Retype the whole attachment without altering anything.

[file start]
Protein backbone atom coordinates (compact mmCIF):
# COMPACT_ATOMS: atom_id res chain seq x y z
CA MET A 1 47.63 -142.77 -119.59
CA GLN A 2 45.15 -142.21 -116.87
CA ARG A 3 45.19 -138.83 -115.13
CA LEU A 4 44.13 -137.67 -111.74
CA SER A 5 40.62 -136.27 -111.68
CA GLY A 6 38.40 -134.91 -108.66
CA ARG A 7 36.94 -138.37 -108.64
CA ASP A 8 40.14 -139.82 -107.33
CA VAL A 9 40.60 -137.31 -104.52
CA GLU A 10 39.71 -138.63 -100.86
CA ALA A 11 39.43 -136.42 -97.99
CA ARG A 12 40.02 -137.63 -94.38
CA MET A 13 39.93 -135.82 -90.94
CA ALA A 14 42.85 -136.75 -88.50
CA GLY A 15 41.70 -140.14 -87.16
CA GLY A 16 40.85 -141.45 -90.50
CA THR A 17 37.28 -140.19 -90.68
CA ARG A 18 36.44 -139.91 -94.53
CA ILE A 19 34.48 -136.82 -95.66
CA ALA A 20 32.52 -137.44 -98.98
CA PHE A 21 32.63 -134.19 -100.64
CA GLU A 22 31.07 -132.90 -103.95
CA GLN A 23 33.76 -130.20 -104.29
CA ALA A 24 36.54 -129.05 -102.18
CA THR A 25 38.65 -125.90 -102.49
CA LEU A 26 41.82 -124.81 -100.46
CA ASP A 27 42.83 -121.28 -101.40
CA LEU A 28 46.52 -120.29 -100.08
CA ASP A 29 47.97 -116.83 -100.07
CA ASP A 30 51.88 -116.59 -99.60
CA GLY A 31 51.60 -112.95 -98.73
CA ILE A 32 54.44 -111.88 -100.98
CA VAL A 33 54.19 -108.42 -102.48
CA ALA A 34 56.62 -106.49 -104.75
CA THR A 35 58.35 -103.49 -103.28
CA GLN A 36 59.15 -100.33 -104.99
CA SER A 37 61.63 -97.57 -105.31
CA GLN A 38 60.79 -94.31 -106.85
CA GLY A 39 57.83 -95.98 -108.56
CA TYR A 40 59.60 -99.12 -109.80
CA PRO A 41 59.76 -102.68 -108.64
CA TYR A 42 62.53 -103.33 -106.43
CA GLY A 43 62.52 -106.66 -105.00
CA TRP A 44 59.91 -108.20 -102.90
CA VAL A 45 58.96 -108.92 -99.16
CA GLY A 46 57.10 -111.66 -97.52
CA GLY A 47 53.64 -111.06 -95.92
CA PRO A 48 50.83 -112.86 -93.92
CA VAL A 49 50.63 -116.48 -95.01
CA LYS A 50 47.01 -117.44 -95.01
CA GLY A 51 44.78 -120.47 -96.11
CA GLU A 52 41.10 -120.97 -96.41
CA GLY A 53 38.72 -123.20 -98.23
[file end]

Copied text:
Protein backbone atom coordinates (compact mmCIF):
# COMPACT_ATOMS: atom_id res chain seq x y z
CA MET A 1 47.63 -142.77 -119.59
CA GLN A 2 45.15 -142.21 -116.87
CA ARG A 3 45.19 -138.83 -115.13
CA LEU A 4 44.13 -137.67 -111.74
CA SER A 5 40.62 -136.27 -111.68
CA GLY A 6 38.40 -134.91 -108.66
CA ARG A 7 36.94 -138.37 -108.64
CA ASP A 8 40.14 -139.82 -107.33
CA VAL A 9 40.60 -137.31 -104.52
CA GLU A 10 39.71 -138.63 -100.86
CA ALA A 11 39.43 -136.42 -97.99
CA ARG A 12 40.02 -137.63 -94.38
CA MET A 13 39.93 -135.82 -90.94
CA ALA A 14 42.85 -136.75 -88.50
CA GLY A 15 41.70 -140.14 -87.16
CA GLY A 16 40.85 -141.45 -90.50
CA THR A 17 37.28 -140.19 -90.68
CA ARG A 18 36.44 -139.91 -94.53
CA ILE A 19 34.48 -136.82 -95.66
CA ALA A 20 32.52 -137.44 -98.98
CA PHE A 21 32.63 -134.19 -100.64
CA GLU A 22 31.07 -132.90 -103.95
CA GLN A 23 33.76 -130.20 -104.29
CA ALA A 24 36.54 -129.05 -102.18
CA THR A 25 38.65 -125.90 -102.49
CA LEU A 26 41.82 -124.81 -100.46
CA ASP A 27 42.83 -121.28 -101.40
CA LEU A 28 46.52 -120.29 -100.08
CA ASP A 29 47.97 -116.83 -100.07
CA ASP A 30 51.88 -116.59 -99.60
CA GLY A 31 51.60 -112.95 -98.73
CA ILE A 32 54.44 -111.88 -100.98
CA VAL A 33 54.19 -108.42 -102.48
CA ALA A 34 56.62 -106.49 -104.75
CA THR A 35 58.35 -103.49 -103.28
CA GLN A 36 59.15 -100.33 -104.99
CA SER A 37 61.63 -97.57 -105.31
CA GLN A 38 60.79 -94.31 -106.85
CA GLY A 39 57.83 -95.98 -108.56
CA TYR A 40 59.60 -99.12 -109.80
CA PRO A 41 59.76 -102.68 -108.64
CA TYR A 42 62.53 -103.33 -106.43
CA GLY A 43 62.52 -106.66 -105.00
CA TRP A 44 59.91 -108.20 -102.90
CA VAL A 45 58.96 -108.92 -99.16
CA GLY A 46 57.10 -111.66 -97.52
CA GLY A 47 53.64 -111.06 -95.92
CA PRO A 48 50.83 -112.86 -93.92
CA VAL A 49 50.63 -116.48 -95.01
CA LYS A 50 47.01 -117.44 -95.01
CA GLY A 51 44.78 -120.47 -96.11
CA GLU A 52 41.10 -120.97 -96.41
CA GLY A 53 38.72 -123.20 -98.23